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Dale Gilbert Caldwell – In 2007, Caldwell made history by founding the Black Tennis Hall of Fame (BTHF) in New Brunswick, New Jersey. This organization, which has been managed by Executive Director Bob Davis since 2009, has become the premier black tennis history organization in the world. Prior to this accomplishment, in 2006, he made history by becoming the first African American to serve as the President and Chief Executive Officer (CEO) of the USTA Eastern Section that was responsible for growing tennis in New York State, Northern New Jersey and Southern Connecticut. When he led in the hiring of D.A. Abrams, the USTA Eastern Section became the first and only section ever led by an African American President and CEO and an African American Executive Director. In 2011, Caldwell made history by becoming the first and only African American to serve as a Section President and CEO and then as a member of the USTA Board of Directors.

Caldwell’s father, Reverend Gilbert Haven Caldwell, Junior knew and marched with Dr. Martin Luther King, Junior. Consequently, he grew up around the Civil Rights Movement and developed a deep passion for black history in the United States. His love for tennis and positive experience playing in the ATA junior circuit inspired him to use his influence as the first black President of the USTA Eastern (one of the most powerful sections in the USTA) to convince the International Tennis Hall of Fame (ITHF) to honor the black players who were not allowed to compete at the highest levels of tennis because of their race. In 2006, shortly after becoming Section President, Caldwell, wrote letters to the ITHF President Tony Trabert and the ITHF Executive Director Mark Stenning describing how Major League Baseball has successfully honored Negro League baseball players. In the letter, he encouraged them to consider developing an exhibit to honor black tennis players and the American Tennis Association (ATA). In addition, he reached out to legendary tennis columnist and commentator Bud Collins to encourage him to speak with Trabert and Stenning about Caldwell’s exhibit idea.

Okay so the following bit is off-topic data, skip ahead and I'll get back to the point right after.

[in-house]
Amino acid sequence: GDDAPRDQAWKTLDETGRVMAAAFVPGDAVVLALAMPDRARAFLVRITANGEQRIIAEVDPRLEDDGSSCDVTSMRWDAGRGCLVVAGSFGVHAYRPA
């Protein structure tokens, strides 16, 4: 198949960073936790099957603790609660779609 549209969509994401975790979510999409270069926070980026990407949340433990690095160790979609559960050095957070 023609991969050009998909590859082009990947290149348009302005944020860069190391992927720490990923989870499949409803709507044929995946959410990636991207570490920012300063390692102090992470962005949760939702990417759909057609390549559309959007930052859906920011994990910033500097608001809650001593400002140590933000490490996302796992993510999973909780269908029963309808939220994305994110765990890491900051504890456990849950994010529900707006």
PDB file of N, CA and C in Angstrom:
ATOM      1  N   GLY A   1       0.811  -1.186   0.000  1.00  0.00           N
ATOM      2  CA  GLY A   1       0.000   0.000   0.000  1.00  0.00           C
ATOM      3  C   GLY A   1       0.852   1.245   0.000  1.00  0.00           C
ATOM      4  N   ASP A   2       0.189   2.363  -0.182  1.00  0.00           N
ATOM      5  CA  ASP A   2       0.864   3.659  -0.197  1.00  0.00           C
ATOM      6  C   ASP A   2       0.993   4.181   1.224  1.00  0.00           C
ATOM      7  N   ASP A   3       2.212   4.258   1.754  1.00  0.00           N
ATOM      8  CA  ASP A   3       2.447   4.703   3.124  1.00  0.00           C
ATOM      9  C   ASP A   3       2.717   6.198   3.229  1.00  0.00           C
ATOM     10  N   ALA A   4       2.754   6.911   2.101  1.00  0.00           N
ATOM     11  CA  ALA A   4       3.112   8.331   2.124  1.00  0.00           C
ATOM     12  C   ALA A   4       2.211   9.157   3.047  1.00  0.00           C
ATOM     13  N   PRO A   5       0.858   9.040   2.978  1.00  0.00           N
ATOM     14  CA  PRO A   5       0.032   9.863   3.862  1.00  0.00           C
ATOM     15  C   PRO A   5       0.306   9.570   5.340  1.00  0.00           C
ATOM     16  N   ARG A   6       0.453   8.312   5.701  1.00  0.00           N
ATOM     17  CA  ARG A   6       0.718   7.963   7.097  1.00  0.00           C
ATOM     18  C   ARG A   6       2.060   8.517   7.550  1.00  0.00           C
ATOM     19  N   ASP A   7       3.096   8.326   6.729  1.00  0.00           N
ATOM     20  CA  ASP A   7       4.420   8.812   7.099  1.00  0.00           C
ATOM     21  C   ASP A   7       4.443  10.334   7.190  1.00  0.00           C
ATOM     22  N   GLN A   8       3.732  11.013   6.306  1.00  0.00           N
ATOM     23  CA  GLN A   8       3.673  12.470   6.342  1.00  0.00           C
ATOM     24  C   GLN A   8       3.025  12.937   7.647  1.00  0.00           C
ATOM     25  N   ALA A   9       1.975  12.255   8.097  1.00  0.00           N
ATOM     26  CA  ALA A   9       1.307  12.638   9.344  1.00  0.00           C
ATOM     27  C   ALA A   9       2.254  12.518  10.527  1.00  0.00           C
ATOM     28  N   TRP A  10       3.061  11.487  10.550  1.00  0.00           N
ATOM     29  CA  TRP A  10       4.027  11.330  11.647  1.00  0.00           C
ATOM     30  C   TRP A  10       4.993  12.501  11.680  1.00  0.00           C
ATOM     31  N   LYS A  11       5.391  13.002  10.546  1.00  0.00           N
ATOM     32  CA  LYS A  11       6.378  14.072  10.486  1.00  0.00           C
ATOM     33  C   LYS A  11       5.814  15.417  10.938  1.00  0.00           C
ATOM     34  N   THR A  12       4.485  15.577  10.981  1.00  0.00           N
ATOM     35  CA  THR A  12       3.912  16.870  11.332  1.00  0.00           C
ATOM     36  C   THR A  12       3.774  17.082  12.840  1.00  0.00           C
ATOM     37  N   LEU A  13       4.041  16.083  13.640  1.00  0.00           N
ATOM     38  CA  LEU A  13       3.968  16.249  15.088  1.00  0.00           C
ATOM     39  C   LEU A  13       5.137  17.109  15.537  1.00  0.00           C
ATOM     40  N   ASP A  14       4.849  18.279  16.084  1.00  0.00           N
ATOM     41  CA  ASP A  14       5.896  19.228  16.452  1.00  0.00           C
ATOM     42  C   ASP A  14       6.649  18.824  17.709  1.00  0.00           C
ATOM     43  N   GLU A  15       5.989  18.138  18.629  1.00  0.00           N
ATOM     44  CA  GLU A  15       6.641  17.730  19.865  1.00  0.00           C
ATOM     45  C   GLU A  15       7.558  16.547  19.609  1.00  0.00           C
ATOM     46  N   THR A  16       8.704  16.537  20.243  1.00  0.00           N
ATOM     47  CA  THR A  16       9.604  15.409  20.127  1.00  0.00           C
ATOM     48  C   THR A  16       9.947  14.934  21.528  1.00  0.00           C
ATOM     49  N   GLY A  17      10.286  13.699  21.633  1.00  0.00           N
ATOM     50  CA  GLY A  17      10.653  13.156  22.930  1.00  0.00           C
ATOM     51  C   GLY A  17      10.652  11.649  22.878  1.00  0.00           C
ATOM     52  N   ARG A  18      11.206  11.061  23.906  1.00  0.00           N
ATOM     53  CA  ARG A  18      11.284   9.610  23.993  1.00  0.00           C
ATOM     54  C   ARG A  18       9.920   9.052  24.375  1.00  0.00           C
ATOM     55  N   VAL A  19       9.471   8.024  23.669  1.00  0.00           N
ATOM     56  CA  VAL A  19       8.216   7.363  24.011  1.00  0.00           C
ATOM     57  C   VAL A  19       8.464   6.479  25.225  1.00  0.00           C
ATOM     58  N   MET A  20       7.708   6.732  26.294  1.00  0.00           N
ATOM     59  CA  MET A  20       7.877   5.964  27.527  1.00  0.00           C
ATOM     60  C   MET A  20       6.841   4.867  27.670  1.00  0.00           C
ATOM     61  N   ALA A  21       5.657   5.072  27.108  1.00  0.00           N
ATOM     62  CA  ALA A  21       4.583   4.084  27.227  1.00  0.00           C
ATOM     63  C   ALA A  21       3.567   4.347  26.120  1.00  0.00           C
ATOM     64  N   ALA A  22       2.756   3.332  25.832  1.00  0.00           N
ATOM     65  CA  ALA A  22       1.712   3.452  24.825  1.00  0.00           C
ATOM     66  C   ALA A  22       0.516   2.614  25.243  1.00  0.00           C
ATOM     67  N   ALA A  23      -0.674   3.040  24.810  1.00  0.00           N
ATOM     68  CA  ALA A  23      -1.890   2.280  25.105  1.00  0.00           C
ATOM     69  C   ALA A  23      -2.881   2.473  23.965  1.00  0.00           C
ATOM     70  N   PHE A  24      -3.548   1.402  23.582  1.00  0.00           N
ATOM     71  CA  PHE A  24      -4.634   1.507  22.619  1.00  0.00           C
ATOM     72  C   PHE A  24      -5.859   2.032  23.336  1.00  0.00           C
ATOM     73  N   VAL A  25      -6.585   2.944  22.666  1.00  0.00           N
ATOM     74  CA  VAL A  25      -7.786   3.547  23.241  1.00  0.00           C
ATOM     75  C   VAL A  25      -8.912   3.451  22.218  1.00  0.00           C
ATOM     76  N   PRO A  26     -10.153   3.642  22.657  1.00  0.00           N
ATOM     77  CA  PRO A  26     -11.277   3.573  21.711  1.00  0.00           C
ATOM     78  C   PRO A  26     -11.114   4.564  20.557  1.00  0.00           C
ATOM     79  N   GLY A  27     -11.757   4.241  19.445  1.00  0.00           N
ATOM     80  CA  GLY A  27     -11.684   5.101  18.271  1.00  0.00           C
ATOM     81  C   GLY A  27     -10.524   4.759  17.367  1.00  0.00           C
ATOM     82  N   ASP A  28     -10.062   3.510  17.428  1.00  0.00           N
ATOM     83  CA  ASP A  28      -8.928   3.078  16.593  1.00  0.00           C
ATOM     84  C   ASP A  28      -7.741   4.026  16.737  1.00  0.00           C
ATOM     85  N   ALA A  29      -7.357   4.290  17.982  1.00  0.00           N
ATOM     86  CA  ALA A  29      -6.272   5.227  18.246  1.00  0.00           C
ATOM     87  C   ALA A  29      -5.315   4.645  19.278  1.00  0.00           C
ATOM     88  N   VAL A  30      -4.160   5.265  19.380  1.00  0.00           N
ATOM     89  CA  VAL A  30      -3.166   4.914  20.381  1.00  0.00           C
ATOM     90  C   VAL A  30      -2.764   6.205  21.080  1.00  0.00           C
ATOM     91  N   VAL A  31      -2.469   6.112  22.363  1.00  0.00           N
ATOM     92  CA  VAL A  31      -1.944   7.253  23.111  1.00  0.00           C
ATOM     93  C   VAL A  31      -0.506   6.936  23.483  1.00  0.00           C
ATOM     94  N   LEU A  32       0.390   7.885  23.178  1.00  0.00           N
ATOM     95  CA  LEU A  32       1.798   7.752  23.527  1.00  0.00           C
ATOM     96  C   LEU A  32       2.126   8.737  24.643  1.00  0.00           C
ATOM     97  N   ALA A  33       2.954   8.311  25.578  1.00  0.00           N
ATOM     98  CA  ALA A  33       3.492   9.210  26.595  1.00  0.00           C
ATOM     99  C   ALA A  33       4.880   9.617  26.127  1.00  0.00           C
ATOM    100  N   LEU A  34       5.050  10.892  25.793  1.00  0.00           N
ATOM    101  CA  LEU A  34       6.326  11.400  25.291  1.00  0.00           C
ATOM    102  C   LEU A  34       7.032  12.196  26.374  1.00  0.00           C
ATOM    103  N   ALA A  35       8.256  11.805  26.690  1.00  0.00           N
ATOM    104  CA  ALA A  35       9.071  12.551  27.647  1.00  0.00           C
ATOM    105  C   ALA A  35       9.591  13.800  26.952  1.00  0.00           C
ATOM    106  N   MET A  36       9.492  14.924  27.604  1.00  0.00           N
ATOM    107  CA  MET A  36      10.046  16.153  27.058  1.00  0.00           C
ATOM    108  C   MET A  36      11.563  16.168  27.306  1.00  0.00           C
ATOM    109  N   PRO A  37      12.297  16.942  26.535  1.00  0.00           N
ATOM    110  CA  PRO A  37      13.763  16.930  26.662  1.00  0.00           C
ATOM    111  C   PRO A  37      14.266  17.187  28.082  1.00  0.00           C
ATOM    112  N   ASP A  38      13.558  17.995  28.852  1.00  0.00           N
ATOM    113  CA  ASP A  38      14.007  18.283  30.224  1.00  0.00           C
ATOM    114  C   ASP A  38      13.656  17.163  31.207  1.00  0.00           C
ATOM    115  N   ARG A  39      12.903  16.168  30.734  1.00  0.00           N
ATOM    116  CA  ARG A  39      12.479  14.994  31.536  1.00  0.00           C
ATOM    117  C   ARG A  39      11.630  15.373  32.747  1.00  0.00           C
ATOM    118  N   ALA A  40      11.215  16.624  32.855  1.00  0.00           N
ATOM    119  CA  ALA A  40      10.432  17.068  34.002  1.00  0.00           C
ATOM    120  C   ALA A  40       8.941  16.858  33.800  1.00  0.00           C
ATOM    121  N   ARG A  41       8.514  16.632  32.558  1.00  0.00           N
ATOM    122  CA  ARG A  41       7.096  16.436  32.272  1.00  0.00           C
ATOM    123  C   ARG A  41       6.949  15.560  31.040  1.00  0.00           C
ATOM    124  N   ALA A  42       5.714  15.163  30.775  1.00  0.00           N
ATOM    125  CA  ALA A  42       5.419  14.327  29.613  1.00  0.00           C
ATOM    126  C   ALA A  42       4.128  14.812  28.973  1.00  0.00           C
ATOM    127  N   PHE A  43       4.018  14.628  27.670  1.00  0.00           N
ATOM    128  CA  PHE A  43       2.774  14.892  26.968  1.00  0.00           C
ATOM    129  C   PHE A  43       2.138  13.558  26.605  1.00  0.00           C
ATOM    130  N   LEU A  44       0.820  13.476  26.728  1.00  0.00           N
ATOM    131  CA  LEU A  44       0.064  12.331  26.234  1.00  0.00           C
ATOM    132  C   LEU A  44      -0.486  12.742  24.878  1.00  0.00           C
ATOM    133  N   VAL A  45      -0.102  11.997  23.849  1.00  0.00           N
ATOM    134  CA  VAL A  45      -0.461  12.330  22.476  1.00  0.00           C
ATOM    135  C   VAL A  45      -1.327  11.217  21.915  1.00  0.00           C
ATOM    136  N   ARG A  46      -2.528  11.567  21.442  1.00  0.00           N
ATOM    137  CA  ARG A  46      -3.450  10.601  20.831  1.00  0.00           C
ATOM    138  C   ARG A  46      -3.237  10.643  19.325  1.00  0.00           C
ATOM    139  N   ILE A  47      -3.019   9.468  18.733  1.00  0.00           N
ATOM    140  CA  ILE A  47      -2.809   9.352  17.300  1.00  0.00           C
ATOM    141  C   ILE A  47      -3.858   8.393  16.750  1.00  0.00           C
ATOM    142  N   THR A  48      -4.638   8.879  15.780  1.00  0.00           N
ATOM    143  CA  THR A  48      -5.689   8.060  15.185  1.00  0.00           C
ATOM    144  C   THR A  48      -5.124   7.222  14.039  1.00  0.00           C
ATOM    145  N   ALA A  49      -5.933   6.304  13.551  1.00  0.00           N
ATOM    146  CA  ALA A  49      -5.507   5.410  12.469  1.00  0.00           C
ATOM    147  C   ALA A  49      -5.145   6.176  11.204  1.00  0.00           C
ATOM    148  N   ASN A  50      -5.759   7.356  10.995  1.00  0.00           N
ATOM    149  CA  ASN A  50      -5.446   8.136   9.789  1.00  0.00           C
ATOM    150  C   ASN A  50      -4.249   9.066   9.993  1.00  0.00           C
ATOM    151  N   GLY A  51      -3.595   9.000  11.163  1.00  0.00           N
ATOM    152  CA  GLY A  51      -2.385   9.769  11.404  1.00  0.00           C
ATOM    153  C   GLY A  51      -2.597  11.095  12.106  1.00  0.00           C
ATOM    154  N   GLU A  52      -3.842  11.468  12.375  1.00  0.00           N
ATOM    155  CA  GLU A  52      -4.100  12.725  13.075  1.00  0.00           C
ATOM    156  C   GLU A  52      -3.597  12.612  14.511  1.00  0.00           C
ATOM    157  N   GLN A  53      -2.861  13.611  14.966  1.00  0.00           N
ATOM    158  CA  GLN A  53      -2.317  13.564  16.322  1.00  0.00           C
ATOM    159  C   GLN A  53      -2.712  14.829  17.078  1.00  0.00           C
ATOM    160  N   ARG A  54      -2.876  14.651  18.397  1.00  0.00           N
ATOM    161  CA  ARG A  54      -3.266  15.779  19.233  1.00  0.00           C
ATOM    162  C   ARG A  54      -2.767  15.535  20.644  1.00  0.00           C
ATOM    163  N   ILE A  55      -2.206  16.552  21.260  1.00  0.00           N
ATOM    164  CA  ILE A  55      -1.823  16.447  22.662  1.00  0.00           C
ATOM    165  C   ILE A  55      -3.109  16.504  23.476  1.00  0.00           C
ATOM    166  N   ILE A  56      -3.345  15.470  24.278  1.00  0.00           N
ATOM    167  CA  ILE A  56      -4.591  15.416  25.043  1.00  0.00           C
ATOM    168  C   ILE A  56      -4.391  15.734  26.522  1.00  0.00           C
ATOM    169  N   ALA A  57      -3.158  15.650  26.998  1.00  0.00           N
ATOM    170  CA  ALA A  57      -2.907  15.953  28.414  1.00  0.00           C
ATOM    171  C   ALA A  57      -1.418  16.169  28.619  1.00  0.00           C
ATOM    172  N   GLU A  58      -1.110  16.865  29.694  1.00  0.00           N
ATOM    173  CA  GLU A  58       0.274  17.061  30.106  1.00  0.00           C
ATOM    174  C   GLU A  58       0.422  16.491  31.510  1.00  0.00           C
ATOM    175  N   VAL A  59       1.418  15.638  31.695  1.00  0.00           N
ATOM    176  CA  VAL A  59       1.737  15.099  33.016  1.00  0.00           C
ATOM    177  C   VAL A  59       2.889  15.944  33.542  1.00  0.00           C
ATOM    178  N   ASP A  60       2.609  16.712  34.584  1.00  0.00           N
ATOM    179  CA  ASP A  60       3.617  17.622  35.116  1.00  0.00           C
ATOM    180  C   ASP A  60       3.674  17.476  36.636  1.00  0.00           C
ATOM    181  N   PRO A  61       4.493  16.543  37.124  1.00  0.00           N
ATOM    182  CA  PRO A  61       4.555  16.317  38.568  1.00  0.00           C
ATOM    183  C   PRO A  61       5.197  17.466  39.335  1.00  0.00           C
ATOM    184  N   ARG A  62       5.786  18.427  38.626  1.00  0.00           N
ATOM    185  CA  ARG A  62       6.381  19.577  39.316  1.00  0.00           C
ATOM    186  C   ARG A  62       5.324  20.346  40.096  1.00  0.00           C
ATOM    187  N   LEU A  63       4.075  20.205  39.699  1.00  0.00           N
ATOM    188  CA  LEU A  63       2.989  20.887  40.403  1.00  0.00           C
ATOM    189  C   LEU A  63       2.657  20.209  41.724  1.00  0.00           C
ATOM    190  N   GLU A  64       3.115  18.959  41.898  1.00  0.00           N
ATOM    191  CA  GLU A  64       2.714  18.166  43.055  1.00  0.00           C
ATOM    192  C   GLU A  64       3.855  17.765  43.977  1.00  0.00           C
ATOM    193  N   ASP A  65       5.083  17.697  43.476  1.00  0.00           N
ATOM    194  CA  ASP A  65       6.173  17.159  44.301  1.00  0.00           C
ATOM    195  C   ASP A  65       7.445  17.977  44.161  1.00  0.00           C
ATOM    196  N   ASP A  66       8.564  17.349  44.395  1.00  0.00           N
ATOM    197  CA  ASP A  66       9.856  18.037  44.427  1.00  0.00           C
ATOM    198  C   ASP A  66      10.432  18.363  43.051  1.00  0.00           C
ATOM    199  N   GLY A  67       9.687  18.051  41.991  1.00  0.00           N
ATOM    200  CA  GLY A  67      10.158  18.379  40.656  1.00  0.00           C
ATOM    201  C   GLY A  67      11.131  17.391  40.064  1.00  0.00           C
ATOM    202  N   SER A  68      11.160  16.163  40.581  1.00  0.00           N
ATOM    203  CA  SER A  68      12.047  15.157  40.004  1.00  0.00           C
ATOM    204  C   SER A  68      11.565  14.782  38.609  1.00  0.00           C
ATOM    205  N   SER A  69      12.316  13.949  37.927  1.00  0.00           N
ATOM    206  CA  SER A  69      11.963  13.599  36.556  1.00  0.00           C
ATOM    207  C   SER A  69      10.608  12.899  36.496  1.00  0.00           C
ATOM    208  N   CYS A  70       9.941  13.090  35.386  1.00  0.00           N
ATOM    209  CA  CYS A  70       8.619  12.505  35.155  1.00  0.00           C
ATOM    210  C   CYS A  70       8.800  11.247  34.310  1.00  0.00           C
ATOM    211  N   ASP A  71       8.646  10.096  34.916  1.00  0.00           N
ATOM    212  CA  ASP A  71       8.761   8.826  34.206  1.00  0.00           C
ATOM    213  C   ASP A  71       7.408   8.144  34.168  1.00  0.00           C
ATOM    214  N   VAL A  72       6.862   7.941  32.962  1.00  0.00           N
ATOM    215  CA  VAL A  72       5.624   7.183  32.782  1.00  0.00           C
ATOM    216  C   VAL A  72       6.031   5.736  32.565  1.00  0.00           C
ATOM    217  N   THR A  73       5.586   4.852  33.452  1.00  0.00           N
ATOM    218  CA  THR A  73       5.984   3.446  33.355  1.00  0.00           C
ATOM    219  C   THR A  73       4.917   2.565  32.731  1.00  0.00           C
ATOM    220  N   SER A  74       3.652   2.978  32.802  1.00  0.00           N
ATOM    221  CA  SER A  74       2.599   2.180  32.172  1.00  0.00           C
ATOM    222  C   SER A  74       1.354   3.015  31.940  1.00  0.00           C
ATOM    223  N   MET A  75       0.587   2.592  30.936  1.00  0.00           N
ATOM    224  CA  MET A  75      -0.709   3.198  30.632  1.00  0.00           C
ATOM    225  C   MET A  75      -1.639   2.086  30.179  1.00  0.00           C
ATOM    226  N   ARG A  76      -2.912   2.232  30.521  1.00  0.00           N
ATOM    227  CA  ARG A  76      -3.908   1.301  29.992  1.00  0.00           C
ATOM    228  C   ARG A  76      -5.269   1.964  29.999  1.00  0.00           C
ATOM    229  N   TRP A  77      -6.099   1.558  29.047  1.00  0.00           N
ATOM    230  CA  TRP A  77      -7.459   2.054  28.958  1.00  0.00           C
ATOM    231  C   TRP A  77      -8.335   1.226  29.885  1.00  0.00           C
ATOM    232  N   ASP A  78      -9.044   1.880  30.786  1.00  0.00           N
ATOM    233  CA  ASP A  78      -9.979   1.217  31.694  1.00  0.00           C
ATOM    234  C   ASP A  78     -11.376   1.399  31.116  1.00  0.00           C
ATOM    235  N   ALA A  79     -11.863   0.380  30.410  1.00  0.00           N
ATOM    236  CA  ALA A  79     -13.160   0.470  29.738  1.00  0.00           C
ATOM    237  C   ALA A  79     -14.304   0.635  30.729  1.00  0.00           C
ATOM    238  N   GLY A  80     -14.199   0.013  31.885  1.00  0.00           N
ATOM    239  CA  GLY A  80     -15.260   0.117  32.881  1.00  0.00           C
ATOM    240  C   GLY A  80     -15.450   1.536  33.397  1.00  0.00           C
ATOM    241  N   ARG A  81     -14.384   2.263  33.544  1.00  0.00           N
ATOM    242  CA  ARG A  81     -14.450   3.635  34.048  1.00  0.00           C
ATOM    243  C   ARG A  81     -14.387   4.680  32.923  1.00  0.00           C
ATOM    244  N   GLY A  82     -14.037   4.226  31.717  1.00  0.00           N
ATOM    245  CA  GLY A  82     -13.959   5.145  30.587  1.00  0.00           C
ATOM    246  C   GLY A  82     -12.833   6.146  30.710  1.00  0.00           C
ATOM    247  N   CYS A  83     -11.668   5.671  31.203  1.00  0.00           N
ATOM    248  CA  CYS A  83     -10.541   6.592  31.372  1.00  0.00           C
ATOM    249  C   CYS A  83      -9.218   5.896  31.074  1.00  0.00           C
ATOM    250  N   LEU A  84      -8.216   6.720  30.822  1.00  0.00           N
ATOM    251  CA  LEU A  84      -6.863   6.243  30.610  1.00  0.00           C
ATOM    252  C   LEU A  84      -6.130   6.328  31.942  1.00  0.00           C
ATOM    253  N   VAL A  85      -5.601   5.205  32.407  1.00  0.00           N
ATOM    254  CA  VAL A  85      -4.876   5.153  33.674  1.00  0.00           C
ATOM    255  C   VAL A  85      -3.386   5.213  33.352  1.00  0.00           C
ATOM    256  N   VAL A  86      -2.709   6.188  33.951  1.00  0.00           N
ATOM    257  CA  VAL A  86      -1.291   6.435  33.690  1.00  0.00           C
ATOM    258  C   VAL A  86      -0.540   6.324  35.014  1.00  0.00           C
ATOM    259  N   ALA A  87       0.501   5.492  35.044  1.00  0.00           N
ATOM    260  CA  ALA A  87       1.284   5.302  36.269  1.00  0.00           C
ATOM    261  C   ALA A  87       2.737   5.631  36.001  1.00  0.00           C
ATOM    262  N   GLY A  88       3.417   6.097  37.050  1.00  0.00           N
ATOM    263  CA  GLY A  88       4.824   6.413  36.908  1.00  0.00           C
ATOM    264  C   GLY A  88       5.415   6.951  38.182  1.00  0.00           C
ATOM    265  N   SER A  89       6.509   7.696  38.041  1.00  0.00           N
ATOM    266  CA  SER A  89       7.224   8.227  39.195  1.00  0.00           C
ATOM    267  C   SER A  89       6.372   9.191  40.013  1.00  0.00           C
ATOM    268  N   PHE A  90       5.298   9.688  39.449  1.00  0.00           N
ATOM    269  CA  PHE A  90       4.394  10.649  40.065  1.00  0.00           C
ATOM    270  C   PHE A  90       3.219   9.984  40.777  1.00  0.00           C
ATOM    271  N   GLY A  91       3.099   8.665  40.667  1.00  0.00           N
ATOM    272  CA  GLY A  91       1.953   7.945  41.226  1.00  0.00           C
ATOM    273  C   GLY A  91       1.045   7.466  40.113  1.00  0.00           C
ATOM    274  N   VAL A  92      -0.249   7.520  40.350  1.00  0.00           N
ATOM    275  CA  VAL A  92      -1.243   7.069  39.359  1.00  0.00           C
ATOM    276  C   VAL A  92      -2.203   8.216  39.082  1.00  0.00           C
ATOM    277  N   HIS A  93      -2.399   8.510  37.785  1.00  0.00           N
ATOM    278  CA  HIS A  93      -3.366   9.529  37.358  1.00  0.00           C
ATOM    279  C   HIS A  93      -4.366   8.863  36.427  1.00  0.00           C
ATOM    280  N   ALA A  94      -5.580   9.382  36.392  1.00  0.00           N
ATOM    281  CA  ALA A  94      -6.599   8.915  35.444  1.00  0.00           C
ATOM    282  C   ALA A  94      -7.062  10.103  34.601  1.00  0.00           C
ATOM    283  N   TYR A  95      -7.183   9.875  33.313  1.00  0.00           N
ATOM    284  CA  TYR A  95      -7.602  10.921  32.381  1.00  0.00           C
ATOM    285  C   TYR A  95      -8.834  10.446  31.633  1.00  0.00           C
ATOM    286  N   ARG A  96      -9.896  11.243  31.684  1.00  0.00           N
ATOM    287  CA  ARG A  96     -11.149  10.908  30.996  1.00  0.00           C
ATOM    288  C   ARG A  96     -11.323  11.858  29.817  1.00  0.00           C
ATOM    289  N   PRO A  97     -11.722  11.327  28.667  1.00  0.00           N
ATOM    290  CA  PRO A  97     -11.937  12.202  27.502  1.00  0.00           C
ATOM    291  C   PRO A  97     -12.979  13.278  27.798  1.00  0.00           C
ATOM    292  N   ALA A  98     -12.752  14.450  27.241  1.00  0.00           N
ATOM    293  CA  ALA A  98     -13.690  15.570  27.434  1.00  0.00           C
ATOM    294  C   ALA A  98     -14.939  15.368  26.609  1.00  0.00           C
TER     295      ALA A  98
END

His efforts paid off and the ITHF agreed to develop the exhibit with the Museum Director developing the exhibit and Caldwell as the curator. Former ATA Champion Art Carrington was one of the players that Caldwell admired most when he was growing up. When he learned of Carrington’s passion for tennis history he convinced the ITHF Museum Director Gary Cogar to allow Carrington to serve as Co-Curator of the Exhibit. Cogar, Caldwell and Carrington made history by developing the legendary ITHF touring exhibit on black tennis history called “Breaking the Barriers.” This exhibit, which includes an award winning film, was introduced at the 2007 US Open where 35,000 people saw it. It is historic because it is the first major exhibit to chronicle the history of black tennis from the late 1800s to the 1970s. It has become the most successful touring exhibit in ITHF history.

Caldwell has become an internationally recognized tennis historian because of his curation of the Breaking the Barriers Exhibit; co-authoring the book Breaking the Barriers with the ITHF in 2016; and, co-authoring the book Tennis in New York with Nancy Gill McShea in 2010. In 2013, he founded the New York Open tennis tournament at the legendary West Side Tennis Club in Forest Hills. This tournament has become the professional tennis championships of New York City. In 2015, he founded the Global Tennis Alliance, LLC which has established a series of independent professional tennis tournaments around the world called the “Open Tennis Tour”.

He is also an accomplished player who earned national rankings as a junior in the 18 and under division of the ATA and in the 40 and over division of the USTA. In addition, he has been a certified Professional 1 with the United States Professional Tennis Association (USPTA) for 40 years and certified teaching professional with the Professional Tennis Registry for 5 years. In 2010, he was awarded the Tennis Educational Merit Award by the ITHF for his volunteer work on the Breaking the Barriers Exhibit and with the USTA.

dale caldwell